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Made up of plasma & formed elements
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Made up of plasma & formed elements
Complex transport medium that performs vital pickup & delivery service for the body
Keystone of body's heat-regulating mechanism
Young adult female has approximately how many liters of blood?
4-5 liters
Young adult male has approximately how many liters of blood?
5-6 liters
Blood volume varies according to
Age, Body Type, Sex, and Method of Measurement
Another name for red blood cells (RBC's)
Mature red blood cells or erythrocytes
Have no nucleus & shaped like tiny biconcave disks; do not contain ribosomes, mitochondria and other organelle typical of most body cells; primary component is hemoglobin; most numerous of the formed elements
Critical role of red blood cells in the transport of oxygen and carbon dioxide depend on
Carbonic Anhydrase
Enzyme in RBC's that catalyzes a reaction that joins carbon dioxide and water to form carbonic acid
Carbonis Acid
Dissociates and generates bicarbonate ions, which diffuse out of the RBC and serve to transport carbon dioxide in the blood plasma
Within each RBC there are approximately how many molecules of hemoglobin?
200-300 million molecules
Made up of 4 globin chains, with each attached to a heme molecule
Hemoglobin is able to unite with 4 oxygen molecules to form
This allows RBC's to transport oxygen where it is needed
Who has the greater amount of hemoglobin males or females?
A decrease in number or volume of functional RBC's in a given unit of whole blood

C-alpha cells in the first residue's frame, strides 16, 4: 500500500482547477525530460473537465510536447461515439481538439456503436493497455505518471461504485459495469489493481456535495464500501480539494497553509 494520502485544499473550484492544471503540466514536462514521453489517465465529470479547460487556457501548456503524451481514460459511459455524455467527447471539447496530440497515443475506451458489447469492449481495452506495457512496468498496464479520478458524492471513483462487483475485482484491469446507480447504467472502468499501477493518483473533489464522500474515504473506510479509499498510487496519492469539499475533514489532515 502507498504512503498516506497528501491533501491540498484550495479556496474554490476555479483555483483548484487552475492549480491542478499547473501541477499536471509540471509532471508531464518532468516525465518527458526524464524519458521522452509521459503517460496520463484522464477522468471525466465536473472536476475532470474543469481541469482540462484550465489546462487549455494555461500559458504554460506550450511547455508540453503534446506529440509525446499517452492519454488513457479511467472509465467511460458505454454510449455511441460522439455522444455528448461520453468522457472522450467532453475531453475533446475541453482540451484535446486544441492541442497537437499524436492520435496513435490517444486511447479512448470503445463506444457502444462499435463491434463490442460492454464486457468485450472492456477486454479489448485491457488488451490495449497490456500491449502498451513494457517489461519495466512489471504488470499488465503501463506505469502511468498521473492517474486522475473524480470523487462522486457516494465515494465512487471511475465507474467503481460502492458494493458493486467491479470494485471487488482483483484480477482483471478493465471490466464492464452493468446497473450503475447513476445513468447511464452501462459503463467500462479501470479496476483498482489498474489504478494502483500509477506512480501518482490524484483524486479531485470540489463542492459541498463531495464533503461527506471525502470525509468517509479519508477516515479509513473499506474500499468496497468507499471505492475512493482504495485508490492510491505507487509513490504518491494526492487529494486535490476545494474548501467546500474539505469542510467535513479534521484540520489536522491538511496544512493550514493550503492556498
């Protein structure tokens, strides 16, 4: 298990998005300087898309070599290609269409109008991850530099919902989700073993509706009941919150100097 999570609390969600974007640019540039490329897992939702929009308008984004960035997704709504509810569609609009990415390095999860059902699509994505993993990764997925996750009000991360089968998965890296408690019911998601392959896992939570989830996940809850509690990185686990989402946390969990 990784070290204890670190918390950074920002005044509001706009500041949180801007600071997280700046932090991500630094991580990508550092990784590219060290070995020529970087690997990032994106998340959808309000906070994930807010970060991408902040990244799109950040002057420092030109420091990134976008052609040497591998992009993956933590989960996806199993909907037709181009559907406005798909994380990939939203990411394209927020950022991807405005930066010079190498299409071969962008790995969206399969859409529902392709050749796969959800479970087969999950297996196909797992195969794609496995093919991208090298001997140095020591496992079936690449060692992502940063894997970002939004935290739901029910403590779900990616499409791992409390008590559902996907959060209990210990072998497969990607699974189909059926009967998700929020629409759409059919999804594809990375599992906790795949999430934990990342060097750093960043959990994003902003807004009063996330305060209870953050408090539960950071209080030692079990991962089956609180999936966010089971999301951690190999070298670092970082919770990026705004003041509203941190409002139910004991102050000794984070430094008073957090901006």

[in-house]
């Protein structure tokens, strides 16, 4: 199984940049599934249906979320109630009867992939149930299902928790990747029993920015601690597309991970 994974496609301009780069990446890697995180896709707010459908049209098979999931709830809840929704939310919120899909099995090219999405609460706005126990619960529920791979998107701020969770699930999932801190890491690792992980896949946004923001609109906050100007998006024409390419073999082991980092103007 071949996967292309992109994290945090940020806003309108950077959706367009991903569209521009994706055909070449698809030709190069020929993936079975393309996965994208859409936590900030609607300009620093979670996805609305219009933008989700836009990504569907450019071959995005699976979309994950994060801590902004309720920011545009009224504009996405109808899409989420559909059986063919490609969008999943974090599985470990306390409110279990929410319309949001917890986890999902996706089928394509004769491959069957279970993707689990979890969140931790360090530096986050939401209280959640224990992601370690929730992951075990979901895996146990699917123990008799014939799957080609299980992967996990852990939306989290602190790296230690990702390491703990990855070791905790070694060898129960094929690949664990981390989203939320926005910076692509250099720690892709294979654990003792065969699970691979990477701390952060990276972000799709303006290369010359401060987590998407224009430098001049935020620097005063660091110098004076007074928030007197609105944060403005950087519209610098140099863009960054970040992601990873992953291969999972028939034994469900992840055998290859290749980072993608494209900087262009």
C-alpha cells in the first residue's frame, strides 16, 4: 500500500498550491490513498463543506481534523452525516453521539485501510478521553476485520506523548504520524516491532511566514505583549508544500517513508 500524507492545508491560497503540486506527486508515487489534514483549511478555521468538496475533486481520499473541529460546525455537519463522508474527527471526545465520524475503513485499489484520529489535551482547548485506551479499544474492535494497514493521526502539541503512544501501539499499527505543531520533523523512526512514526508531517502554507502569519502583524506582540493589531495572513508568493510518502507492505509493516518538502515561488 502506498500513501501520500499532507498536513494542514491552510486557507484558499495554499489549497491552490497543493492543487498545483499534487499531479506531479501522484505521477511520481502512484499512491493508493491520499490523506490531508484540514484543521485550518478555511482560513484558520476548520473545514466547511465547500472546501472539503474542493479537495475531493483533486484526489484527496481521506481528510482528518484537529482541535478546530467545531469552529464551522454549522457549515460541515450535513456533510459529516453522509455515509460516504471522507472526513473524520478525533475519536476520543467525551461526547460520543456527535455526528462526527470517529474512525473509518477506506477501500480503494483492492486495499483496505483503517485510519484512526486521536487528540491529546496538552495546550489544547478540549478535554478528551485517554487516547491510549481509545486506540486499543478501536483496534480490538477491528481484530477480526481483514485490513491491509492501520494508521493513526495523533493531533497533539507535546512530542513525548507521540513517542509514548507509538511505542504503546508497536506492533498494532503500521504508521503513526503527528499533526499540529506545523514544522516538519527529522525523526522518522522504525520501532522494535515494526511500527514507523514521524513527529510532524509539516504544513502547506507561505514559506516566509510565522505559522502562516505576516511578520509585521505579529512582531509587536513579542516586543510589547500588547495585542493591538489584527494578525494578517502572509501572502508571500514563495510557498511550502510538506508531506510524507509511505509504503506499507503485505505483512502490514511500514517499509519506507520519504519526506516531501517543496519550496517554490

Entire process of RBC formation
RBC formation begins where?
In the red bone marrow
RBC formation begins in the red bone marrow as what?
Hematopoietic stem cells
4 days or 96 hours
Entire maturation of RBC's
Erythrocytes/red blood cells
Created and destroyed at approximately 100 million per minute in an adult
Homeostatic mechanisms
Operate to balance the number of cells formed against the number of cells destroyed
105-120 days
Life span of a circulating RBC averages
Mecrophage cells phagocytes
The aged, abnormal or fragmented erythrocytes
Amino acids, iron, and bilirobin
When hemoglobin is broken down this is released
Another name for white blood cells
Granulocytes (WBC with cytoplasmic granules) include what 3 leukocytes that have granules in cytoplasm
Neutrophils, Eosinophils, Basophils
Make up approximately 65% of total WBC count in a normal blood sample
Highly mobile & very active phagocytic cells
WBC capable of diapedisis
WBC whose cytoplasmic granules contain lysosomes
Account for 2-5% of circulating WBC's
WBC numerous in lining of respiratory & digestive tracts